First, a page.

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Utah's Amazing Ecosystems

Life Skills:

  • Thinking & Reasoning
  • Communication
  • Social & Civic Responsibility

Time Frame:
5 class periods that run 45 minutes each.

Group Size:
Pairs


 

Summary:
Students will learn about ecosystems by researching different areas in Utah.

Main Curriculum Tie:
Science - BiologyStandard 1
Students will understand that living organisms interact with one another and their environment.

Materials:

  • computers with Internet access
  • computers with multimedia software
  • library
  • paper
  • pencil/pen
  • computer disks

Background For Teachers:
Students sometimes know more about the rainforests of the world than our own ecology. Utah is a very diverse place and offers much in the way of ecological studies. This activity lets them research areas that they may already be familiar with.

Background information:

The wildlife found in an ecosystem is determined in large part by its climate. Climate, in turn, is determined by the amount of precipitation that the area receives, its altitude, and its latitude. The altitude and latitude help to determine the temperature.

Higher elevations and areas further away from the equator typically indicate colder temperatures. Conversely, areas with low altitudes or that are nearer the equator are warmer. Utah has high mountains and also some very low areas. We are also a large enough state to have an important difference in latitudes from the north to the south. These factors (combined with precipitation) contribute to Utah's diverse ecology.

Intended Learning Outcomes:

  • Know science terminology appropriate to grade level.
  • Use reference sources to obtain information (library databases, handbooks, encyclopedias, etc.).
  • Understand natural and human-produced systems in science (appropriate to grade level).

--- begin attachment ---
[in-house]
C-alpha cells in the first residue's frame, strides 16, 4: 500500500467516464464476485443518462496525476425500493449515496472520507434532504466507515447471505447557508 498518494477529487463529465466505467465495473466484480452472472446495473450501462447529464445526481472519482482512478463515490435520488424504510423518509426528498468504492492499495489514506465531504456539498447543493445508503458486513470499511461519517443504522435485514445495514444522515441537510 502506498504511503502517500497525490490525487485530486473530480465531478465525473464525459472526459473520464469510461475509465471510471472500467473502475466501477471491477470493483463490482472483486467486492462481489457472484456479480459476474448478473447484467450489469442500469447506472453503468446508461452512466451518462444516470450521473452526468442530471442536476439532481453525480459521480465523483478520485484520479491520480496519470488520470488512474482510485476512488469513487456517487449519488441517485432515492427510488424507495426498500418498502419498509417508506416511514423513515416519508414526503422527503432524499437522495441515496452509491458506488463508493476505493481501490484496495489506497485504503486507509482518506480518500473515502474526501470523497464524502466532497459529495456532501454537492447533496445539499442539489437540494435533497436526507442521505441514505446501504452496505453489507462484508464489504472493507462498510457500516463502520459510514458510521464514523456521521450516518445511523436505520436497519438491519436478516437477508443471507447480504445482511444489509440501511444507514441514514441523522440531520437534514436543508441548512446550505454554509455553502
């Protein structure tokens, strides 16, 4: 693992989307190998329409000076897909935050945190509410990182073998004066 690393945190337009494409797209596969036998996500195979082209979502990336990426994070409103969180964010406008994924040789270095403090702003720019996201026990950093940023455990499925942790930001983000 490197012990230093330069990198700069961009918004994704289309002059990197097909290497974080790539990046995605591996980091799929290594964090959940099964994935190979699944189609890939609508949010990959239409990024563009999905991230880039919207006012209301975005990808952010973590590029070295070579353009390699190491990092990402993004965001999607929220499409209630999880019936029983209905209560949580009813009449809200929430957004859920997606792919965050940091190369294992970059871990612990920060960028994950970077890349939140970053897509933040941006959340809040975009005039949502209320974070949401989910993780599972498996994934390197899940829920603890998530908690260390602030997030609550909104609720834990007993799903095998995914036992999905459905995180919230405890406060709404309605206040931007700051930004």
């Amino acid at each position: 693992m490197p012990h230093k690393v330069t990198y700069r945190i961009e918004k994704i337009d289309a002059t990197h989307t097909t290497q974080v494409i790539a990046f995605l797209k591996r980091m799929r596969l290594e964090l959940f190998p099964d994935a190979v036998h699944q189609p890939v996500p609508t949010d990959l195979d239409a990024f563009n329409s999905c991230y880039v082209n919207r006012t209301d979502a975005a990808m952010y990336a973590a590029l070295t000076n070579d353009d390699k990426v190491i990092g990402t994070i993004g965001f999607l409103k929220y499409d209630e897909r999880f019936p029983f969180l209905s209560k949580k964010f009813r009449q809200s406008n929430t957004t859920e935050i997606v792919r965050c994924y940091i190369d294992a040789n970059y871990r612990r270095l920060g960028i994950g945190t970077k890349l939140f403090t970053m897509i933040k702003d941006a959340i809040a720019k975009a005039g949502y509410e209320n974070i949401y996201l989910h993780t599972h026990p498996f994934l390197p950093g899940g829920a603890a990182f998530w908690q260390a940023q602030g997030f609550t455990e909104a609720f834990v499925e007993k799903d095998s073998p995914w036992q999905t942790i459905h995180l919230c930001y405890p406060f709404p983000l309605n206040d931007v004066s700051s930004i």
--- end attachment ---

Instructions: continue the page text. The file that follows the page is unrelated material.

Instructional Procedures:
1. To introduce the lesson, let students describe various places in Utah based on their own travel and experience.

2. Students will need to define the following terms: ecosystem, producer, primary consumer, secondary consumer, tertiary consumer, decomposer, latitude, altitude, precipitation. They can do this by building a crossword, looking them up as they go, or through class discussion/lecture.

3. Students will work in pairs, choose an area in Utah, and research its ecosystem using the Internet and other tools. (My students have found some helpful people in the National Forest Service and other government agencies.)

Students must find enough information to accurately present:

  • two decomposers
  • six producers
  • four primary consumers three secondary consumers
  • one tertiary consumer
  • habitats for each organism.

In addition, they should find the

  • latitude
  • altitude
  • precipitation (may be seasonal)
  • temperature for their area

They should include resources for all of their information.

They should also answer the question, "How will this area be different in 20 years?" Students may get discouraged at this point because the research isn't as easy as they are used to. If they are creative, hardworking, and patient they will be successful.

4. Students will design their presentations before they get on the computers (this is especially helpful if computer time is limited). They will use 1/2 piece of paper to represent each slide. They should sketch the information on each slide. This is like a rough draft.

They will need to get their design approved before they can use the computers.

5. Once you have approved the students' design they may begin entering it into the computer. Remind them that they should save often and should also check for typing errors. (Spellcheck doesn't get them all!)

6. Students will present to the class. Make sure that each student fully participates in the presentation. I sometimes have them write down exactly what their responsibilities were for the presentation and I use that in their assessment.

Web Sites

Extensions:
You may add the effects of humans on the ecosystem and this is applicable to Human Biology.

Assessment Plan:
I like to use rubrics and have included one. I often make the rubric with my classes so that they have input. Usually I give them the minimum requirements and tell them that if they do just that amount of work they will get a C because it is just average. We will then come up with specific criteria for the other grades.

Attachments

Author:
Staci England

Created Date :
Jan 31 2000 08:47 AM

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